Anthony: In college, I was known as “that intern that would drive four hours to work for free”. Some of my internships included Corus Radio Toronto (102.1 The Edge, Q107, and AM 640), a travel and tourism station in North Bay, and internships in promo. I was referred to production director Rob Johnston and got my internship under his direction. Once I graduated from Canadore College in May 2004, I applied to stations across Canada for the next year trying to land a gig in any department. It wasn’t until November 2005 that Rob Johnston started looking for a part-time producer and reached out. It was for a commercial production role. When he contacted me, I remember it felt like I won the lottery. I also took a lead role for an online radio station that was Corus-owned. I oversaw production and music, as well as the on-air talent.

In 2007, I was offered a full-time job at Corus in Edmonton, and I took it! It was a quick eight months, however, as I worked for CTV Globemedia Edmonton, Harvard Broadcasting Edmonton, and – finally – Rogers Radio Toronto. I started off in the commercial production department, which led to an imaging role with Sportsnet 590 The FAN. 

Throughout my time at Rogers, I always told my boss and mentor Chris Pottage that I aspired to become a manager. He helped me develop my skills and taught me so much. I strive to lead people like he does.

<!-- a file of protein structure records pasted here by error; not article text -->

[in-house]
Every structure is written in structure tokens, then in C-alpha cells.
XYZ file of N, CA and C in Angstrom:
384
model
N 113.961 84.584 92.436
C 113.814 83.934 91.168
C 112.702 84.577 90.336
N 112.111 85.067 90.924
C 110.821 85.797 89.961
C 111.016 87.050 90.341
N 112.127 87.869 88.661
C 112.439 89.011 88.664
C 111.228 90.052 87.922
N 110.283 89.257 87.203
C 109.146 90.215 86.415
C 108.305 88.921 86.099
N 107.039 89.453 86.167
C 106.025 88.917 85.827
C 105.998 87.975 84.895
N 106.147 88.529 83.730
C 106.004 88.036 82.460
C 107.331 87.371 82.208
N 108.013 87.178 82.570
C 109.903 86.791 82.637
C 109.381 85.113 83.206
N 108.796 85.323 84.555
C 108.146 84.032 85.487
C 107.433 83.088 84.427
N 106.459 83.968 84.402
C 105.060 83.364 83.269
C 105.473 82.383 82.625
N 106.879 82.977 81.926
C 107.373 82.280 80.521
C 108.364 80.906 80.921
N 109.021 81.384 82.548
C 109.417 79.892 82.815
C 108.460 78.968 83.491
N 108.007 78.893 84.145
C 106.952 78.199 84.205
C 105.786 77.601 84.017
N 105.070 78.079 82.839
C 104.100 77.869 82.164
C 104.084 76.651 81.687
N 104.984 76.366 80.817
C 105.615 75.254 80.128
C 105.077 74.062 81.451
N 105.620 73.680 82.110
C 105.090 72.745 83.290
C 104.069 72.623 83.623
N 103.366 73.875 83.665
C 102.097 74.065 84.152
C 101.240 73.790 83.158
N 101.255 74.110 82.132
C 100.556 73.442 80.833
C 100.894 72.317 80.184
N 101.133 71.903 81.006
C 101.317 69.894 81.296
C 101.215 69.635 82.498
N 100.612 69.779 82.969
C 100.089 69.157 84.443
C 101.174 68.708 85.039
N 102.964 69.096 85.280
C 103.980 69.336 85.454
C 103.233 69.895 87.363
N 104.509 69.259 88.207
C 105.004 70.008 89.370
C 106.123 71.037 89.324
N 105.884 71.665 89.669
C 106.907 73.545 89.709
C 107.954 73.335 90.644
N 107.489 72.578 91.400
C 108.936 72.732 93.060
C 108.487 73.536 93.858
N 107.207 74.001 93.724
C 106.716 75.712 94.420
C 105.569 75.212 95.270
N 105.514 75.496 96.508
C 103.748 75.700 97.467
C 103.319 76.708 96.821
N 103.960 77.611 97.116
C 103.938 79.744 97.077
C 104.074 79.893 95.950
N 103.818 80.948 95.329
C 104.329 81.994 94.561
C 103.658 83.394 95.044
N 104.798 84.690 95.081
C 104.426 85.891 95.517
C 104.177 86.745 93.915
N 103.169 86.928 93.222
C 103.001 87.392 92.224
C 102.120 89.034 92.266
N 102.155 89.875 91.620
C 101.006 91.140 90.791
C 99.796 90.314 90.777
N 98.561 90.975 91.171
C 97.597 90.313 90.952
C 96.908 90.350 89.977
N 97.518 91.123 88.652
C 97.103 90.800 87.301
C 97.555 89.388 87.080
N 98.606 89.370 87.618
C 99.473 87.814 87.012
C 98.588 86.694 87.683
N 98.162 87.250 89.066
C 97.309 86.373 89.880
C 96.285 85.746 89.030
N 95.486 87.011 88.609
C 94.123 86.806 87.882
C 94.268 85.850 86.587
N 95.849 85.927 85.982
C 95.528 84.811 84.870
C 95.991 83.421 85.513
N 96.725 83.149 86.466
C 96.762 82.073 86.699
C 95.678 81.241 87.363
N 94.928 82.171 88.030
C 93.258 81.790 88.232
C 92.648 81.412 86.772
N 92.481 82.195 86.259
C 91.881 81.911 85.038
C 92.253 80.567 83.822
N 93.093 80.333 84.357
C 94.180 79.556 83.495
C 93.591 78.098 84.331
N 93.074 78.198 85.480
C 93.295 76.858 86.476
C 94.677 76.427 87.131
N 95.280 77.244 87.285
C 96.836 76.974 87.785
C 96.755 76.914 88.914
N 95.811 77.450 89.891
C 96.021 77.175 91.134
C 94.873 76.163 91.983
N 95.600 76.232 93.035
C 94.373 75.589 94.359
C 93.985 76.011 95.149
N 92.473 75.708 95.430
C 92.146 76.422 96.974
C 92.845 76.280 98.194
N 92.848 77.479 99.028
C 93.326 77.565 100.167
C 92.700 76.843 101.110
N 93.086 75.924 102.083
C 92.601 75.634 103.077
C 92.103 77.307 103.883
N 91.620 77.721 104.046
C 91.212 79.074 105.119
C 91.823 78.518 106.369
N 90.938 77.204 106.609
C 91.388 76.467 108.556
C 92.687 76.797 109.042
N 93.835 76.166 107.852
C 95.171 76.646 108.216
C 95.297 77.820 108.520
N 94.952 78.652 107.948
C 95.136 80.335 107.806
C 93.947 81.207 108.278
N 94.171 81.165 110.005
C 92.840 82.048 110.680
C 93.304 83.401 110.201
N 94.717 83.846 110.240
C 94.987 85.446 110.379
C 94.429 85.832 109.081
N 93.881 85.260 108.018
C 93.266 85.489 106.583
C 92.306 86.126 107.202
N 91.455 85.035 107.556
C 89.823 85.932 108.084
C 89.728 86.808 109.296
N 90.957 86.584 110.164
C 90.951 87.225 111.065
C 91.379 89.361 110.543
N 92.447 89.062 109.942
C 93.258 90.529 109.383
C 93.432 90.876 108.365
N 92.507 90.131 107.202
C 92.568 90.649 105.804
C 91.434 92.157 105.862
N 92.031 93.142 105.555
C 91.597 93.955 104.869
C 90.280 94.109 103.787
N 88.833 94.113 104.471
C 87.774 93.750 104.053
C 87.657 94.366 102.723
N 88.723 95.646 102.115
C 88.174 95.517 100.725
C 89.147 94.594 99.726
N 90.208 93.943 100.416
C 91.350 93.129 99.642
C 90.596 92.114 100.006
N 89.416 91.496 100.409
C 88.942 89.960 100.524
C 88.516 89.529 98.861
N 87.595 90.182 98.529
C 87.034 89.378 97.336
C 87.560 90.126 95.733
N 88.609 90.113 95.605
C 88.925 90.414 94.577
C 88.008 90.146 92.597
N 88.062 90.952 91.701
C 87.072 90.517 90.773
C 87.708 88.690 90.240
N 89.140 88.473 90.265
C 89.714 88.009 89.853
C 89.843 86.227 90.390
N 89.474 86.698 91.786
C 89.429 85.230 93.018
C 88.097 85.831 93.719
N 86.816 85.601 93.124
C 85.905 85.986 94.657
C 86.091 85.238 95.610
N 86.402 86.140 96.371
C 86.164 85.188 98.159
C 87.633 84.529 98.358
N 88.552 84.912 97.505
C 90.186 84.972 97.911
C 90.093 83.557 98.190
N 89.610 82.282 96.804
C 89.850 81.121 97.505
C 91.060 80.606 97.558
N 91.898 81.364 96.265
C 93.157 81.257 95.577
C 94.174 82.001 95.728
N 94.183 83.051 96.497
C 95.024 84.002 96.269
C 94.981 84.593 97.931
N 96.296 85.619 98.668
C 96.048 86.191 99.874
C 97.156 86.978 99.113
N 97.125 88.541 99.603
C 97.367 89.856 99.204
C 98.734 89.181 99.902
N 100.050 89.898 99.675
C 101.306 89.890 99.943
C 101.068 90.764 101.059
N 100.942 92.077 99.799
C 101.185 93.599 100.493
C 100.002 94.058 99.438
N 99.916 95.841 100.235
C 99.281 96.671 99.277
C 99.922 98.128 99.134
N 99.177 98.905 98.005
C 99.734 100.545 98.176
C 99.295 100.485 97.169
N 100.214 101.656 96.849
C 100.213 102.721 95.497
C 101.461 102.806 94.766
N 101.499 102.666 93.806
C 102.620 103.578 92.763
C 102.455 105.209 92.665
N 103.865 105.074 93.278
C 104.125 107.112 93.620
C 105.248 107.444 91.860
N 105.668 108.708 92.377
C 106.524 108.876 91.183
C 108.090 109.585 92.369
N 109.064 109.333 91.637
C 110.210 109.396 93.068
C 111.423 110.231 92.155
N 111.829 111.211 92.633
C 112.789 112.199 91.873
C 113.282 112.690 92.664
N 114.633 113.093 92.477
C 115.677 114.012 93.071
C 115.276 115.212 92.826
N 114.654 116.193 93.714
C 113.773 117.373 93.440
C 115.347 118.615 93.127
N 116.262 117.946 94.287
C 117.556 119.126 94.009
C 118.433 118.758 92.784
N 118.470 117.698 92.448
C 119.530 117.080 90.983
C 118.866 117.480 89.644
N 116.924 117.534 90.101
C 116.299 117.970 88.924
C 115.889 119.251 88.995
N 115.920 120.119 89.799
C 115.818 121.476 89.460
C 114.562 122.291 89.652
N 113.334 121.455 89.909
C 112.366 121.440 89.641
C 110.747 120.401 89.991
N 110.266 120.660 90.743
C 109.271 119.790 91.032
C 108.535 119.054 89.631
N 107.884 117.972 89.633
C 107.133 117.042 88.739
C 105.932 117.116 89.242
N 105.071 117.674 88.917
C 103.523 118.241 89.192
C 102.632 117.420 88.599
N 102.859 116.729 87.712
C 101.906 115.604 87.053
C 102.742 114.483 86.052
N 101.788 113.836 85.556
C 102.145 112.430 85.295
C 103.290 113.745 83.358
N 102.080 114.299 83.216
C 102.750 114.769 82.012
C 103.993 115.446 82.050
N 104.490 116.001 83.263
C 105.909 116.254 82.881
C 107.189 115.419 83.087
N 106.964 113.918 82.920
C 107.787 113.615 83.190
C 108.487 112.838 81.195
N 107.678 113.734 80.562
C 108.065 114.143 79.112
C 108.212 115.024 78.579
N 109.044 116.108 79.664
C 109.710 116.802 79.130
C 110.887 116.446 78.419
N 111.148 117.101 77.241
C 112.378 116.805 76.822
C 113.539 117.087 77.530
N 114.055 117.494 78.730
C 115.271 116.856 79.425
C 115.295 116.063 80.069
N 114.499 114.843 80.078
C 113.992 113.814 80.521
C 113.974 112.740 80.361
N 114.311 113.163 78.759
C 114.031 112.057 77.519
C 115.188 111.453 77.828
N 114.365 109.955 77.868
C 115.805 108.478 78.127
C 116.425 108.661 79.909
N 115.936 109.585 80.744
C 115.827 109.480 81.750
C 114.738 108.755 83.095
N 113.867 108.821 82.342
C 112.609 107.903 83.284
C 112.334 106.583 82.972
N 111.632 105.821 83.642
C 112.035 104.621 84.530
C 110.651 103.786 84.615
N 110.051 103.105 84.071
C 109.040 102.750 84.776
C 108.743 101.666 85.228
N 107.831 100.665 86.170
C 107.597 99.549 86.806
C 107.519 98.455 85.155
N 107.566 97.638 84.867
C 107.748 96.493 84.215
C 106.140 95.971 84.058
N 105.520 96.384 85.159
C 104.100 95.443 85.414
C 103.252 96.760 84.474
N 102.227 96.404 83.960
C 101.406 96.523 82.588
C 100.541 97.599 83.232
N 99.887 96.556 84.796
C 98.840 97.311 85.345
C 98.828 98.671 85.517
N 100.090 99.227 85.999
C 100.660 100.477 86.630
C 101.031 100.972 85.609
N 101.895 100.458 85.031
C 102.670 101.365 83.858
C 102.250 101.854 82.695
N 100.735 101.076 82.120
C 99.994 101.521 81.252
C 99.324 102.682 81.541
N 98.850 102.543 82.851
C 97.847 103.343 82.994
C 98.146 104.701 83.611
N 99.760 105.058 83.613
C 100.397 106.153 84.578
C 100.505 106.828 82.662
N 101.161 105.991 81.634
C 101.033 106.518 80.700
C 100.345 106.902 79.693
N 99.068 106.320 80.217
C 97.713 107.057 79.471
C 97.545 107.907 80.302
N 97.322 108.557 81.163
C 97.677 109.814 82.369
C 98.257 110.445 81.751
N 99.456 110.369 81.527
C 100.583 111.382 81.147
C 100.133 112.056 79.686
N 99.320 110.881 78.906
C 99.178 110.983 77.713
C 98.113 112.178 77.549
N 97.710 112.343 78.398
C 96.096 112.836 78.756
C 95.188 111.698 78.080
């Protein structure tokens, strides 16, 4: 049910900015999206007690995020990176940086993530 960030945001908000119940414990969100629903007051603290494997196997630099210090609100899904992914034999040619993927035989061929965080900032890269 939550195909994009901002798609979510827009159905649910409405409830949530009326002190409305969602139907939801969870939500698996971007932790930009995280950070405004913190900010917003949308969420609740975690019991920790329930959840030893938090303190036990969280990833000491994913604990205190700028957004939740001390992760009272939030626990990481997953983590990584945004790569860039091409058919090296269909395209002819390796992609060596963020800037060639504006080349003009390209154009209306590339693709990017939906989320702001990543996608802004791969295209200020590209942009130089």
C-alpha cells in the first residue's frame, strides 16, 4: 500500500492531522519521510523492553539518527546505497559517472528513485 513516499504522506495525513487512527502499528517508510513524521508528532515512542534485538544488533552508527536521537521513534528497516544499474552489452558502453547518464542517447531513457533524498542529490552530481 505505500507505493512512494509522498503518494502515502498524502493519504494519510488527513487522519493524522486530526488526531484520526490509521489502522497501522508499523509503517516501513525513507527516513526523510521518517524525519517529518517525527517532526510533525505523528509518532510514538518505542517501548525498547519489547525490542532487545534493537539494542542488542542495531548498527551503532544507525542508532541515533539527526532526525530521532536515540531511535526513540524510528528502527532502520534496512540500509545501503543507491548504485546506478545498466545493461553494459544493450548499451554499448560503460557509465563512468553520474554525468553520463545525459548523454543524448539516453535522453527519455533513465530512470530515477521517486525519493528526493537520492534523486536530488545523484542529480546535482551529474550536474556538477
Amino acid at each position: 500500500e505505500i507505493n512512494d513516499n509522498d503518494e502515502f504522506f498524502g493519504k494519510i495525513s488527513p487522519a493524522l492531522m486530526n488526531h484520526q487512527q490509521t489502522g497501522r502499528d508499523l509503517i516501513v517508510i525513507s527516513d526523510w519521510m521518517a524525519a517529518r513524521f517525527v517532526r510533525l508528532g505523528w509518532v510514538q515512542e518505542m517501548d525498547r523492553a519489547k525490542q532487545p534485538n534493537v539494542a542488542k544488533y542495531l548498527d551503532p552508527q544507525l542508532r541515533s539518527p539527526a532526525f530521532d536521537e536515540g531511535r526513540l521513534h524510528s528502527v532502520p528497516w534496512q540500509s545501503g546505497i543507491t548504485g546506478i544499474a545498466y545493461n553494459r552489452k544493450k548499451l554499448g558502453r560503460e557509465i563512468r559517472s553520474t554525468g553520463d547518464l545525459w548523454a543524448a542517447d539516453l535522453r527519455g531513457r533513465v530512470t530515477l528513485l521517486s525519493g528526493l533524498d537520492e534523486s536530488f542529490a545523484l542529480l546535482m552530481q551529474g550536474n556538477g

In 2017, the CHFI imaging position became available, and I knew that I wanted to be at that flagship station. Within my first year at CHFI, that role turned into a national gig. I was one of the production imaging leads for the AC Format. 

Finally, in 2021, I accepted my current position of Production Manager at Rogers Sports and Media Ottawa!

RAC: What advice would you share with students who want to pursue production professionally?

Anthony: Never give up! Ask to set up meetings with producers (who can be reached no matter where they are in the world, thanks to modern technology). If you’re in school, ask your teachers to arrange for one of your guest speakers to be a producer from the industry. Ask questions, practice, and be patient. Nothing happens overnight. Use your passion to create compelling personal projects and academic assignments. Send demos to producers so they critique your work. If they get torn apart, that’s a good thing! That means that whoever is listening is taking the time to give sound advice.

No matter how good I thought I was getting, there was room for improvement and there’s still a lot more that I need to learn even today. And I’m excited about that! Sound evolves constantly – grow with it!

RAC: What are some things you wish you knew when you started?